Bello: It’s a beautiful thing. We’re so psyched just by that alone, and it makes it all worth it. I do youth clinics around the world, and I have kids coming up to me, 14 and 15, telling me ‘I’m learning how to play,’ or ‘you inspired me …’ That is the ultimate compliment, and all I wanna do is pass the torch, man, because I know what music’s done for me, and I just want someone else to feel, everyone else, to feel even a little piece of that and how great it could be, and I just want people to play music.



A&E: I think I read Scott said you guys are looking at the end of this year going back into the recording studio?

Bello: Yeah, yeah! We’ve been consistently touring for years now. I mean, we were at Yankee Stadium with all that “Big 4” stuff, and it’s been nonstop since then. It’s been a great run, and we’re going to go into the studio and write another record and going with a nice vibe right now. We have a really good vibe within the band, and the energy off the fan base is great and a whole new fan base … it’s all really good, man. It’s all very positive right now.



A&E: Between going on tour and hitting the studio, do you guys ever have time for yourselves?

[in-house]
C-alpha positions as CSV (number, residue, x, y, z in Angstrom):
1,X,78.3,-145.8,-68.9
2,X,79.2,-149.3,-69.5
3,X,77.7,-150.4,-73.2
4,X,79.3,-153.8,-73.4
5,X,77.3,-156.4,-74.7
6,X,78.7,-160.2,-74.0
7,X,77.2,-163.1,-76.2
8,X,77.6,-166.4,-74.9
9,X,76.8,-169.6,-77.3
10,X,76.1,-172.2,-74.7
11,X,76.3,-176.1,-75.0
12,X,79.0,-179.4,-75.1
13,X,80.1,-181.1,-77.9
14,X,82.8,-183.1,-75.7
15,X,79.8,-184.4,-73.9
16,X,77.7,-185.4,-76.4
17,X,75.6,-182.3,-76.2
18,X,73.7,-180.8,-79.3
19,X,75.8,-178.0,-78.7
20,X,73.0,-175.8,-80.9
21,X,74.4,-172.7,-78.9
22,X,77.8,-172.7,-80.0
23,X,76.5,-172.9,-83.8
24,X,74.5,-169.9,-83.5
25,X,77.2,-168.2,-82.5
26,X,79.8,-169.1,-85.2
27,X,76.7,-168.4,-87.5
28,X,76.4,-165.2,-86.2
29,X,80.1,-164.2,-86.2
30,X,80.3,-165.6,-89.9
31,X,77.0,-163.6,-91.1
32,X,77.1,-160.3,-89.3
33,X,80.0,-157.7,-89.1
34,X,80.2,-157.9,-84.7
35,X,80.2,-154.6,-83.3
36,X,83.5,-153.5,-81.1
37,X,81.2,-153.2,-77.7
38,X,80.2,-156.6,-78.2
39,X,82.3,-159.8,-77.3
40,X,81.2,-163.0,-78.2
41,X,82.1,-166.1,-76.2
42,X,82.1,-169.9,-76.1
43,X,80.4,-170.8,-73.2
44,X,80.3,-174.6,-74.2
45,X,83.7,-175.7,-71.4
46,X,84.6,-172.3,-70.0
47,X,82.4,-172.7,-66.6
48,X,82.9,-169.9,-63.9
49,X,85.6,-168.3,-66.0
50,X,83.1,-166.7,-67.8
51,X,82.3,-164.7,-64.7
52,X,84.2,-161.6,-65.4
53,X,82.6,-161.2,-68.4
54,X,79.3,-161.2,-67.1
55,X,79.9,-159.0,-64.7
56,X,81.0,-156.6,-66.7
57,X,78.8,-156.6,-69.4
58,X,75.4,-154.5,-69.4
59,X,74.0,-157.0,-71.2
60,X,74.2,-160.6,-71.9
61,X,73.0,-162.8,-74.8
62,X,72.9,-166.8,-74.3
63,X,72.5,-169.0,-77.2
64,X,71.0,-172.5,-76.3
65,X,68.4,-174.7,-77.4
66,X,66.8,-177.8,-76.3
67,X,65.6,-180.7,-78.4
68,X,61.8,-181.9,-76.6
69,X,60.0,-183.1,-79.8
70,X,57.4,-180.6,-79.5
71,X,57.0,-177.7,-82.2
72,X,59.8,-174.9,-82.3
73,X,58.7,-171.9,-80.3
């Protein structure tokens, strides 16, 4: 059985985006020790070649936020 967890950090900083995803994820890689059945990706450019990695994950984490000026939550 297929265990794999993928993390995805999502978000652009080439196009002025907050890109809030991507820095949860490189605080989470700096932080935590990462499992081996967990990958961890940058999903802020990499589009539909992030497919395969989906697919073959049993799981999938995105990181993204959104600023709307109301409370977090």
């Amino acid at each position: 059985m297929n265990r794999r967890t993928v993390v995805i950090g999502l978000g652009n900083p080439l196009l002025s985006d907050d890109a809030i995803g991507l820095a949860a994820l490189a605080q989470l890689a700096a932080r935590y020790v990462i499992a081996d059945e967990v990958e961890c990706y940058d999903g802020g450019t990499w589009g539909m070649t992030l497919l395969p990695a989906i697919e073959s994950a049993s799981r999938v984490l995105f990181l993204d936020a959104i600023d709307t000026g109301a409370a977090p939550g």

Bello: The downtime is when we write the record. We all have families – believe me, it’s not easy being away from your family … this is a four-week run on this tour, this Metal Alliance tour, and I have a 7-year-old son who’s not exactly happy that Daddy’s away for so long. I try to do the Skype thing and all that stuff, but this is the next step in our lives. I take it all with a grain of salt.



A&E: Have you thought about, “OK, when I hit a certain age, I’m hanging it up?”

Bello: No, because all of my heroes are still doing it and doing it really well at top-notch caliber. If you look at Black Sabbath, they’re still doing it. You look at Rush, still doing it. Iron Maiden, still doing it. And doing it well. That’s all I want to do, man. I love playing. I’m very lucky, and I know how fortunate I am being a musician and making a living out of it. There’s just nothing like performing. I know there’s a future out there somewhere, but right now, I just wanna enjoy the moment.



wfranklin@gazette.net